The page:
In this series, guest columnists respond to one of three topics selected by ELGL co-founder Kent Wyatt. This week MeghanMarie Fowler-Finn, Performance Manager at District Department of Transportation, highlights three biggest challenges in managing a team. Check out her previous article – I Have to Ask You: Data-Driven Decision Making.
It’s hard to get management experience, without already having management experience. By the time my chance arrived I felt fairly confident in my ability to take on the role of a first-time manager. Because of research and observation, I knew there would be challenges with managing different personalities on a team and stretching a tiny budget. But there were a few challenges I didn’t anticipate:
The Speed of Change
My arrival at DDOT as the new Performance Manager marked the initiation of the Performance Team. The Director felt strongly about a performance style, which was harsher than mine and required me to adapt. Nevertheless I settled in quickly and was scribbling priorities and goals and opportunities all over my white board and thinking I had weathered my transition. And then pieces started to shift. We gained an employee, we lost an employee, and then we lost another employee, and we gained an intern. I wondered whether this shift of staff was a negative or positive sign of my leadership. But at the same time we started to build a reputation and get requests for collaboration from the groups we were designed to help. Our staff had shifted dramatically, yet our plate of requests was overflowing. I took a deep breath and got back to the basics of performance, automating data and information, learning more and more about the agency while focusing on a few high-value projects. And then our Director left. I took another deep breath and went back to our priorities. Again a few new opportunities to support groups within DDOT opened up. It’s important to me to set an even keel for the people on my team and a few months later our team is back on course, ready for more change as we gear up to add new team members.
Hiring is a Challenge
Hiring is difficult and a high stakes venture. To the credit of the human resources team at DDOT, they are constantly working to make the hiring process better and easier. For me the challenge is more personal, how do I find the right person for the job regardless of whether they have the “right” years of experience or can answer interview questions in the “right” way. Particularly in an organization like the District of Columbia, which has strict hiring and interview guidelines. These guidelines are needed for many reasons, but they sometimes get in the way of hiring the best fit for the job.
For a performance analyst position of course I’m looking for someone who is good in data analytics and can use business intelligence tools like Tableau, but then I think of myself when I was first hired five years ago, knowing nothing about Tableau and never having heard of “business intelligence”. Maybe it’s the millennial in me but for a performance analyst I’m looking for someone who is smart and creative, who can solve problems in many different ways, and who values being part of a team. I’m also looking for someone who can communicate difficult data concepts to all levels of employees in all roles in the organization. And I’m looking for someone who is nice – respectful of every employee and client. How do you screen for all this in an online application? More and more people are aware of how gender differences can cause biases in interviews so how can we score our interviews fairly but with that in mind? To me getting the right people on your team is the most important factor and to be honest, while I go through this process, I’m scared I’ll get it wrong on the first go around.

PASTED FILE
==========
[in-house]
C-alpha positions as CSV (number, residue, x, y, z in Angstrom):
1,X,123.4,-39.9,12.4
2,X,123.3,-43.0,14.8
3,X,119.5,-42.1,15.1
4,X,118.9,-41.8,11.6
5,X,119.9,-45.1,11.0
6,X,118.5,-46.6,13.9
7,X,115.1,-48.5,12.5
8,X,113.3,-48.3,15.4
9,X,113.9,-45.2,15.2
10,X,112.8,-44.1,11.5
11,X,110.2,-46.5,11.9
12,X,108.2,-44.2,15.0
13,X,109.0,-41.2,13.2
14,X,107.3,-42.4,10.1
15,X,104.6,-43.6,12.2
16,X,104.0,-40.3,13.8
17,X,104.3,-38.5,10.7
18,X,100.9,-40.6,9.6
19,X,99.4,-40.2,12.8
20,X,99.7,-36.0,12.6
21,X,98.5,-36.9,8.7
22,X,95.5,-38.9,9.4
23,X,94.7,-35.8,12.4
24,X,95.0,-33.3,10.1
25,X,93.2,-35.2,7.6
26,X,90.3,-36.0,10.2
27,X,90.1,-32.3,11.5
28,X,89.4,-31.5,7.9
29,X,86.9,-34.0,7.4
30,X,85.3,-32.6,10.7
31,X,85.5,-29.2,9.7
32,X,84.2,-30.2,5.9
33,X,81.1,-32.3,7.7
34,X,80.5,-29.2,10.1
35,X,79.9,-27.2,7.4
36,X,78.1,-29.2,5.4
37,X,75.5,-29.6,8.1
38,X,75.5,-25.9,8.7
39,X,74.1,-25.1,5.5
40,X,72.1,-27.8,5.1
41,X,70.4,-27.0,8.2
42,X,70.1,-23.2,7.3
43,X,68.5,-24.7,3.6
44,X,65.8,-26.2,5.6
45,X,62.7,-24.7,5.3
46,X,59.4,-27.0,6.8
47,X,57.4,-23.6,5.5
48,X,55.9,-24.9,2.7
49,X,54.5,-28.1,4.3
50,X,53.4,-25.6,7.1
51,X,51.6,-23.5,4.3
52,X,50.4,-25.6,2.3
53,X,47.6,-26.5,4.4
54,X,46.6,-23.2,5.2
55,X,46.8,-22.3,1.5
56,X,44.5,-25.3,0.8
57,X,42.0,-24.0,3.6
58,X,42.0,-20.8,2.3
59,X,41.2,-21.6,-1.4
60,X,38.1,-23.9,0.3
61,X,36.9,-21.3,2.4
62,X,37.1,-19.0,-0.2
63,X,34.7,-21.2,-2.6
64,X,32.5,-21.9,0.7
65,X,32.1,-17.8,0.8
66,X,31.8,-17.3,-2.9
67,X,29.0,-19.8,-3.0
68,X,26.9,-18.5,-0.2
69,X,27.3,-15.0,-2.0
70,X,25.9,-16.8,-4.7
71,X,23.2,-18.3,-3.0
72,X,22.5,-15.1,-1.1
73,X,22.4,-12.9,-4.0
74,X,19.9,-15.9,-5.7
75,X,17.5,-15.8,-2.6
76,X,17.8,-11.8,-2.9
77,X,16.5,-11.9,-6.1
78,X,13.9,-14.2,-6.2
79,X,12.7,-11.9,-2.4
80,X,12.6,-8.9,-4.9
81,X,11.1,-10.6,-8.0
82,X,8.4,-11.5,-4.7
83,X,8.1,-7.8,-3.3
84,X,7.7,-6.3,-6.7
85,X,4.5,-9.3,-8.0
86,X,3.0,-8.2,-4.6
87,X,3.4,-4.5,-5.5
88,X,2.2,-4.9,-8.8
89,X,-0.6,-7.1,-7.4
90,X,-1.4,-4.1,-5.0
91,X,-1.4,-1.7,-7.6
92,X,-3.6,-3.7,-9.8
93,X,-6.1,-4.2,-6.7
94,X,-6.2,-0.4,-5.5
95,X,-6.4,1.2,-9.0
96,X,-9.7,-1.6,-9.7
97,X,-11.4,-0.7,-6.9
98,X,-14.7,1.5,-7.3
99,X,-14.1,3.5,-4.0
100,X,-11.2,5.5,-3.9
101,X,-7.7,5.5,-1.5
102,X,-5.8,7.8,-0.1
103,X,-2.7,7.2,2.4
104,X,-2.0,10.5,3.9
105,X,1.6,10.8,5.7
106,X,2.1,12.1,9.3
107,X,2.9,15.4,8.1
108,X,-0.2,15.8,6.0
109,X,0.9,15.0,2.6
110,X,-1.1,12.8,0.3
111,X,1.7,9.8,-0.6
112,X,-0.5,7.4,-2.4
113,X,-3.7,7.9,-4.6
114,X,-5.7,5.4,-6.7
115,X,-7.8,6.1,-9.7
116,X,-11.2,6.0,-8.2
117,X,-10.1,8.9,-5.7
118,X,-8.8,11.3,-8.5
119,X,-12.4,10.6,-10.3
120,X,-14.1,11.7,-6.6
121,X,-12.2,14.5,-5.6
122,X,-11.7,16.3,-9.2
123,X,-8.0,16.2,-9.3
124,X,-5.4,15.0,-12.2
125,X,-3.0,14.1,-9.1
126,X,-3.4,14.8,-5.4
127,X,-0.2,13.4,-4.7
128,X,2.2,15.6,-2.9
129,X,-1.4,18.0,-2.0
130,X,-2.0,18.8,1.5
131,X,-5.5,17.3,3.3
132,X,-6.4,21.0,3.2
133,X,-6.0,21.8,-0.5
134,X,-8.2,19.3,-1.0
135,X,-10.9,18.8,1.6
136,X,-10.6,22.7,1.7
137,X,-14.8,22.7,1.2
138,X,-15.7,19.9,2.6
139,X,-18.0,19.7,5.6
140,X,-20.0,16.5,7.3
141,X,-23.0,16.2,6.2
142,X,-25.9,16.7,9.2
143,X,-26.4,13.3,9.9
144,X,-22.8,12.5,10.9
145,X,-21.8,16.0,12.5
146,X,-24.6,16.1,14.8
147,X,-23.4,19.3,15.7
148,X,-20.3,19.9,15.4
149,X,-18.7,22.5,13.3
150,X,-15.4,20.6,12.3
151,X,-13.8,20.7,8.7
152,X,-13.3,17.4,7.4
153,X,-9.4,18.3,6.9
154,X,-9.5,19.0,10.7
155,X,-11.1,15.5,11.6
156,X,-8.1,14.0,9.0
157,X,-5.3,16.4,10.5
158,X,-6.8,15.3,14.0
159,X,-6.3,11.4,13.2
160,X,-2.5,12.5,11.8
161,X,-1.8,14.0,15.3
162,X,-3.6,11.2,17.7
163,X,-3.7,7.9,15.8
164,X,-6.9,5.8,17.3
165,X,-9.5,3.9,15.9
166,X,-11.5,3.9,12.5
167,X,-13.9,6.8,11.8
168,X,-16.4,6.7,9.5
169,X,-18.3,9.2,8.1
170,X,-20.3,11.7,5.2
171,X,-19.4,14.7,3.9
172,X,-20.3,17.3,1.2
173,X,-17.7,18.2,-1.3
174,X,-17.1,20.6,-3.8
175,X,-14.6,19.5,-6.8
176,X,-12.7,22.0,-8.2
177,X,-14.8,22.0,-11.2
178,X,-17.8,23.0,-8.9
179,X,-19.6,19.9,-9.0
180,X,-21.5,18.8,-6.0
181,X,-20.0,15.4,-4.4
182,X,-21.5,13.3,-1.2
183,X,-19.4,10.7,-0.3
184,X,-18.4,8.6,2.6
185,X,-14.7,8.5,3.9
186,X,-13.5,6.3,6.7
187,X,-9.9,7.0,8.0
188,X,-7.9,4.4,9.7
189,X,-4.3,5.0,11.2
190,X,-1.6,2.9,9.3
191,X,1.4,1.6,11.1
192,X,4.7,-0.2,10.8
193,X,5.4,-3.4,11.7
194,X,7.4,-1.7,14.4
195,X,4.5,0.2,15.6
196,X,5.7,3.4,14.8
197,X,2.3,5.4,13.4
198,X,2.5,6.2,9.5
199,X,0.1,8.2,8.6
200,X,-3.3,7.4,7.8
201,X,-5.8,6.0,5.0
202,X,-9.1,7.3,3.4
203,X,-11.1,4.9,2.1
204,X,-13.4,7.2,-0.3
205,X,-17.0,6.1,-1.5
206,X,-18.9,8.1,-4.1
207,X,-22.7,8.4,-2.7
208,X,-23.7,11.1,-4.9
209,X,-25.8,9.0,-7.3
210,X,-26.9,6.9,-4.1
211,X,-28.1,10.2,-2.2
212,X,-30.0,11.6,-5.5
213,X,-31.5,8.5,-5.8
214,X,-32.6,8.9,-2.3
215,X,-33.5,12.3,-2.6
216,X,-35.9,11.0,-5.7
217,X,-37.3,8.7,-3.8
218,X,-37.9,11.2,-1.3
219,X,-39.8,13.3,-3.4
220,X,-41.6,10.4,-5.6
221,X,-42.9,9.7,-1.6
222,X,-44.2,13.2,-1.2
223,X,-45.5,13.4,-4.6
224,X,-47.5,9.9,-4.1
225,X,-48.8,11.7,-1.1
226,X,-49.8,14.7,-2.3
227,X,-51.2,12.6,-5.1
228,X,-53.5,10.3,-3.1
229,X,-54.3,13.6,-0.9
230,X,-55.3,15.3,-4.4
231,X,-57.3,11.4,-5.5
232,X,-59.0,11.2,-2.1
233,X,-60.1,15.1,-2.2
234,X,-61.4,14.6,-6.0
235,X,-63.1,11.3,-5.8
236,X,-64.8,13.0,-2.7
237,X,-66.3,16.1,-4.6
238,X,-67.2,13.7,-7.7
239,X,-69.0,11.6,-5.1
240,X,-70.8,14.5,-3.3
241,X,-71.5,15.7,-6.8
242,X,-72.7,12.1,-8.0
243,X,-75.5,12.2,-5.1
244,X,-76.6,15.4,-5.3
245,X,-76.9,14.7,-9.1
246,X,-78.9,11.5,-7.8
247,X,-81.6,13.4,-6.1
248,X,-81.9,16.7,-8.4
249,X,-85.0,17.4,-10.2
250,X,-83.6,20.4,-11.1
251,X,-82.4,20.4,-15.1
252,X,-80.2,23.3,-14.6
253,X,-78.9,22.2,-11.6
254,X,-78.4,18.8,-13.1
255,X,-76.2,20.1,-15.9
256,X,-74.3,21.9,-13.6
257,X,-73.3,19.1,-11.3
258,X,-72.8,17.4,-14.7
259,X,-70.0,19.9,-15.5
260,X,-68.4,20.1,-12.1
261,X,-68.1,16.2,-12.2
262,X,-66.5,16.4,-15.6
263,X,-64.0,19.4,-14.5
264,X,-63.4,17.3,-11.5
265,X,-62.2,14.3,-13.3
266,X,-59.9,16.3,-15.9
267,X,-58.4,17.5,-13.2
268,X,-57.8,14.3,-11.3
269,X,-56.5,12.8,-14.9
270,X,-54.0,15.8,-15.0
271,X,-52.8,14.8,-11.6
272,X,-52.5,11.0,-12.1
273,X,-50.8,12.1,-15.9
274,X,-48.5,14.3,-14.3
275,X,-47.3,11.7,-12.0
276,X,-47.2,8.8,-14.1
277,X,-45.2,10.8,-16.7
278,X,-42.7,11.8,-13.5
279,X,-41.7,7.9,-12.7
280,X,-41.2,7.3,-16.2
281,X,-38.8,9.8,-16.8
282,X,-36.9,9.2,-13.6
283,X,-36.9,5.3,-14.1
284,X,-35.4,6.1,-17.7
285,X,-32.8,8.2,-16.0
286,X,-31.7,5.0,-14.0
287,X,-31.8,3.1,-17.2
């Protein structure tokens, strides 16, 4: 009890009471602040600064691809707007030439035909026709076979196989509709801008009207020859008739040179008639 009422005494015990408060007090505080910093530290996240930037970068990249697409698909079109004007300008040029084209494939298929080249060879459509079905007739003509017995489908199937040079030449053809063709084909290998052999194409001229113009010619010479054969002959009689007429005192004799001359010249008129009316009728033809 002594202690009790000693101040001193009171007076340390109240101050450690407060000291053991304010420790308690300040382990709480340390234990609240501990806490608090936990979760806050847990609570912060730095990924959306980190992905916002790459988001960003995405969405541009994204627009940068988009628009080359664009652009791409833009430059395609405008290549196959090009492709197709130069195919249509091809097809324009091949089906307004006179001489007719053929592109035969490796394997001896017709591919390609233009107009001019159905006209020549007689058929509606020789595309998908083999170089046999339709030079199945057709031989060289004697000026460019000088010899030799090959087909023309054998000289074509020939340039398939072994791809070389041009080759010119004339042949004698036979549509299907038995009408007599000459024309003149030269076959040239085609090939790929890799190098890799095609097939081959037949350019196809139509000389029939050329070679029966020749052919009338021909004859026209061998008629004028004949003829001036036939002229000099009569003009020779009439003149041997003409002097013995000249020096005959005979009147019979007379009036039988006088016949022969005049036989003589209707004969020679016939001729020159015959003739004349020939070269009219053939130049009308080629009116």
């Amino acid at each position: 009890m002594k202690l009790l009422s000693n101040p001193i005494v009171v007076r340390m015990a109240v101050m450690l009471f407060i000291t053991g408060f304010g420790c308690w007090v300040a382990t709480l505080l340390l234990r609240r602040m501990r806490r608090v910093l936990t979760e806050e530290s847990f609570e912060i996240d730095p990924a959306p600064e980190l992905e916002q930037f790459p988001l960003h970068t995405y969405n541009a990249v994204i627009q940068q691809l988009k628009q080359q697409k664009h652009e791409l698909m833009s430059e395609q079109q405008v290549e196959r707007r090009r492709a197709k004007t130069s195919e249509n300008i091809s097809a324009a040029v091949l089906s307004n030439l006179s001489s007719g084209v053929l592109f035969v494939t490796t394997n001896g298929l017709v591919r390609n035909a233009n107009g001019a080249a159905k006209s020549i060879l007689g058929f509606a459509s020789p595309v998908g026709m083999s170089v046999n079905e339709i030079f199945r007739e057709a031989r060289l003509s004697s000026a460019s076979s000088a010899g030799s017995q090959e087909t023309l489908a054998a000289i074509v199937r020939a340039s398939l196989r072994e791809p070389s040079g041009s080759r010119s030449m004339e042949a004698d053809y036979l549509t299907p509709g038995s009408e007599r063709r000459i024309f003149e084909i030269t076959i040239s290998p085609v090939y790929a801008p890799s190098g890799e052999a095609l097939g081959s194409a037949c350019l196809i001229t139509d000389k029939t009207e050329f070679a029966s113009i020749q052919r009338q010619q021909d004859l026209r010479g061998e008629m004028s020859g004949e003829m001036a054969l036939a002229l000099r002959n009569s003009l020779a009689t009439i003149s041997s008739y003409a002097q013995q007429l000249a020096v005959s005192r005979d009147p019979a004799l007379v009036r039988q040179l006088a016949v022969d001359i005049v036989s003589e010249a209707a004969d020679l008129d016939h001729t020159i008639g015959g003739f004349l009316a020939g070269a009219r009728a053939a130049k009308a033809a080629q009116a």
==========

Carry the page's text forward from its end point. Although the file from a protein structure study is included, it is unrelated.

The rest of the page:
Relying on My Personal Style
After reading so many books on management, I had certain ideas about the kind of boss I wanted to be. Fair, empathic, strong, clear in communication, honest, etc. While watching and learning from good and bad bosses in real-life situations all around me, I had literally acted out their actions and conversations to get ready for when I assumed the role. When my management time came, I began conversations, meetings, and conflict resolution by actively thinking about the traits I wanted to display and the right way to say things. However it felt disjointed and stilted to do these things. I felt like I had abandoned my personal style. My team and those around me must have felt it – the awkwardness and inconsistencies. It was only after I had a conversation with an employee that turned out much differently than I had anticipated that I was able to be more introspective. Part of my personal style is that I’m not initially comfortable with new people in a new position regardless of whether I’m a manager or not. Once I recognized that I started to get comfortable with my team and colleagues. This allowed me to focus on good management techniques while also being myself and forging my own personal management style.
There is a lot to be said for hiring a manager with positive management experience. I would know because I’m more capable now than nine months ago with just a tiny bit of management experience under my belt. In the future I hope to give someone else their first shot at management and help them through their unexpected challenges so that they can gain positive management experience, like my boss does for me.